Favel Parrett’s much anticipated third novel There Was Still Love (Hachette 2019) is a slim, literary exploration of family, memory, sacrifice and culture. Informed by her autobiographical knowledge of her own grandparents and their stories, and her recollections of their lives, the novel is nevertheless a fictional tale of a country divided and a family divided, told from the perspectives of two of the grandchildren, Ludek and Mala.
The story timeslips from 1980 to 1938, from 1968 to 1942, from 1978 to 1981 to 1921. But it mostly takes place in 1980, in both Prague and Melbourne. Ludek lives in Czechoslovakia with his Babi (grandma), young and free despite the relative poverty of their communist regime. Mala lives in Australia with her grandparents, young and perhaps more free, although always considered the outsiders, the ‘wogs’; always pining for the home country. The two grandmothers, Mana and Eva, were separated as children, one remaining to face life in Prague, one migrating to the other side of the world to build a new life. Each feels disappointed and unsupported in their fate. Neither wants the life they left, but nor do they truly embrace the life they have. Their stories are told from the points of view of the grandchildren, who have grown up knowing nothing else, and who struggle to understand the complexities of their family history.
If there was a motif in this story (besides the red fox of the cover), it would be a little brown suitcase. ‘There are suitcases everywhere… They cover the country … People carry little brown suitcases. Inside, all they can hold. A set of warm clothes, a photograph of loved ones, a treasured book. They carry little suitcases to imagined safety and hope to find a place where they can put their suitcase down and unpack. You must become a little brown suitcase … and try not to think about home’.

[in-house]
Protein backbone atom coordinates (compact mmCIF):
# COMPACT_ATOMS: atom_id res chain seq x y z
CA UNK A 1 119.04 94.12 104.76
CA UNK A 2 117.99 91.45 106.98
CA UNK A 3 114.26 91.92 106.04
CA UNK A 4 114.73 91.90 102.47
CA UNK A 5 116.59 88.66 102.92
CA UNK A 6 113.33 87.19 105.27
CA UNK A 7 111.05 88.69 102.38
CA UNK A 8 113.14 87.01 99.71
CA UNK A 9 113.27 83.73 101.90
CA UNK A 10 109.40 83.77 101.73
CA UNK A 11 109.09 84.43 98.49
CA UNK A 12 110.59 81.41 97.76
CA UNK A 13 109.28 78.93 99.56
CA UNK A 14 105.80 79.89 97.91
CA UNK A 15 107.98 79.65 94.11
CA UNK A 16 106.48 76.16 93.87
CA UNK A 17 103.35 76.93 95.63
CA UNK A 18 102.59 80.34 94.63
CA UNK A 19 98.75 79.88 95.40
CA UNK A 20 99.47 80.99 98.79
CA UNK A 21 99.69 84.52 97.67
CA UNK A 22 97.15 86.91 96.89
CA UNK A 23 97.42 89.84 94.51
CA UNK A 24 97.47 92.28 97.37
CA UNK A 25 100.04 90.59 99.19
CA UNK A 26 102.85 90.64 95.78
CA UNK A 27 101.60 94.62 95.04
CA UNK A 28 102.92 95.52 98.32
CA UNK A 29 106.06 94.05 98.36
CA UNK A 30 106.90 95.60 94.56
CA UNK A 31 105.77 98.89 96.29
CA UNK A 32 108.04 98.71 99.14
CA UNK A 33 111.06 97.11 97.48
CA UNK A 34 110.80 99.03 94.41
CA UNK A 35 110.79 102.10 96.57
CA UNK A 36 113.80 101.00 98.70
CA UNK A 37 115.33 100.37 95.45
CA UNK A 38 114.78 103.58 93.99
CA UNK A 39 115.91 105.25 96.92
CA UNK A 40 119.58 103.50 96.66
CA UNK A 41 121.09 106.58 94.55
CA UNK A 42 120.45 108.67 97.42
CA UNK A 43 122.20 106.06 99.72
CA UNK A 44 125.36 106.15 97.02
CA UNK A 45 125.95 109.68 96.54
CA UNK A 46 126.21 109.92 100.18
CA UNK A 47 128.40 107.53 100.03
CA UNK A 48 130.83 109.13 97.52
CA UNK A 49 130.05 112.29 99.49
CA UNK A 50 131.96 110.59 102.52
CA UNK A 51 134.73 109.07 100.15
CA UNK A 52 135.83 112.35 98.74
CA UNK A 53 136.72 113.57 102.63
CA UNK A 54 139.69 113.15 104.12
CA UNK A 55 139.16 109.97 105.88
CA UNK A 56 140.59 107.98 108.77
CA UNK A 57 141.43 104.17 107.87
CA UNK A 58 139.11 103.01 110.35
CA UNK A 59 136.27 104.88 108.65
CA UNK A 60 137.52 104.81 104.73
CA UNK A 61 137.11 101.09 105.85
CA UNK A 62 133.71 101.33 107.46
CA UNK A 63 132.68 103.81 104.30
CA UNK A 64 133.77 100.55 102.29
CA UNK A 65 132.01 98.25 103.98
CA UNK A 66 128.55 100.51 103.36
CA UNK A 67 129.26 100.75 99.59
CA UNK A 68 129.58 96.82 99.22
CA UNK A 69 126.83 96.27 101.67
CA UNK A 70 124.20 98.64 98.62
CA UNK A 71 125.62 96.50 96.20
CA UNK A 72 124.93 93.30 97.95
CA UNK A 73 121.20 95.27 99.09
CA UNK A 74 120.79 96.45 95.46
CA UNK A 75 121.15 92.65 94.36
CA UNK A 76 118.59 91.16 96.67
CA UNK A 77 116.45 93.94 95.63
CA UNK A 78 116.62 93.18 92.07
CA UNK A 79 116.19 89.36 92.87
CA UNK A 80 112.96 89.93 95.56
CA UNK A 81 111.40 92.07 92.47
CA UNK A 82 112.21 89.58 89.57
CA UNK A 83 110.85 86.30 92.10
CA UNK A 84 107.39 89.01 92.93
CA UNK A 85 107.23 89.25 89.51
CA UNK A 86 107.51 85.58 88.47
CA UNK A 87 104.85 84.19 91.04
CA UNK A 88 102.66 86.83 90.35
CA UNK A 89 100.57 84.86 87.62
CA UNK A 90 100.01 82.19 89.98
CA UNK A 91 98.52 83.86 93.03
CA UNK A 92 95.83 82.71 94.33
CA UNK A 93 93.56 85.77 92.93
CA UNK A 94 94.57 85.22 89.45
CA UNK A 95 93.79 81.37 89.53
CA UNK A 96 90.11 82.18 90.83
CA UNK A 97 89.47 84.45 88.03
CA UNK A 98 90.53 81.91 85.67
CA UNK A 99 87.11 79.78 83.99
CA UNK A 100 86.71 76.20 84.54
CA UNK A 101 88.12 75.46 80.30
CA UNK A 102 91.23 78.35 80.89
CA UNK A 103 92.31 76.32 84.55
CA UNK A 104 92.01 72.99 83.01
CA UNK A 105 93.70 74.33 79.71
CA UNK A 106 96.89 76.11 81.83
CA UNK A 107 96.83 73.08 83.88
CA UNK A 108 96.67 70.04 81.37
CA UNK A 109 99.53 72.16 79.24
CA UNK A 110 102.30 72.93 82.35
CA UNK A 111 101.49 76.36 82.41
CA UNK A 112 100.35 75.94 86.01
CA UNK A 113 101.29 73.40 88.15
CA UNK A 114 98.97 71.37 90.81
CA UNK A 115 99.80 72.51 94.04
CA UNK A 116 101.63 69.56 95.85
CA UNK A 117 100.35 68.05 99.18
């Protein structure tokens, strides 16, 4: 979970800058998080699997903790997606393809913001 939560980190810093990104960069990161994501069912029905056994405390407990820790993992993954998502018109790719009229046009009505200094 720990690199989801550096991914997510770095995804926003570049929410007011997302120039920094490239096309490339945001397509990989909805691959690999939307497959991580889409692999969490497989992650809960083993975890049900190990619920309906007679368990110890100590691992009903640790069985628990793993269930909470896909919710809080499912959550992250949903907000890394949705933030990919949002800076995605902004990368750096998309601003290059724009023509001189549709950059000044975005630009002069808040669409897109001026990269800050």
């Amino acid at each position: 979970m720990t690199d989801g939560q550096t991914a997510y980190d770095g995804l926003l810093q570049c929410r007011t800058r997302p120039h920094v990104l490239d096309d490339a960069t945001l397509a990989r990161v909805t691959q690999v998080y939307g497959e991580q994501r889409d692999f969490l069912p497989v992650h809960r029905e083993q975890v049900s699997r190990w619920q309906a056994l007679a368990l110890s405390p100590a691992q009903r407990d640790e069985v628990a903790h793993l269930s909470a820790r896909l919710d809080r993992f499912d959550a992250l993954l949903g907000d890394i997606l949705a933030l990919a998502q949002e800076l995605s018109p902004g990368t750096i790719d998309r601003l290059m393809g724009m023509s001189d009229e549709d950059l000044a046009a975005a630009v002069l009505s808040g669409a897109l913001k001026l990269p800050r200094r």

This novel is full of half-remembered incidents from the author’s own life, combined with fictional imaginings of the lives of her ancestors, braided together to create a whimsical meditation on love and loss, on the ties of family, on the sense of belonging and on the place we call Home. It is filled with smells and sounds and tastes, with food and snow and games and cooking. It is a story of survival – the survival of being a stranger in a new country, and the survival of staying put to cope with the difficulties of familiarity.
Parrett’s language is rich, immersive, evocative and lush; it is simple and spare, poetic and rhythmic. Myths, legends, superstitions, family lore, cultural customs – all come together in a beautiful rendering of how love prevails, despite everything.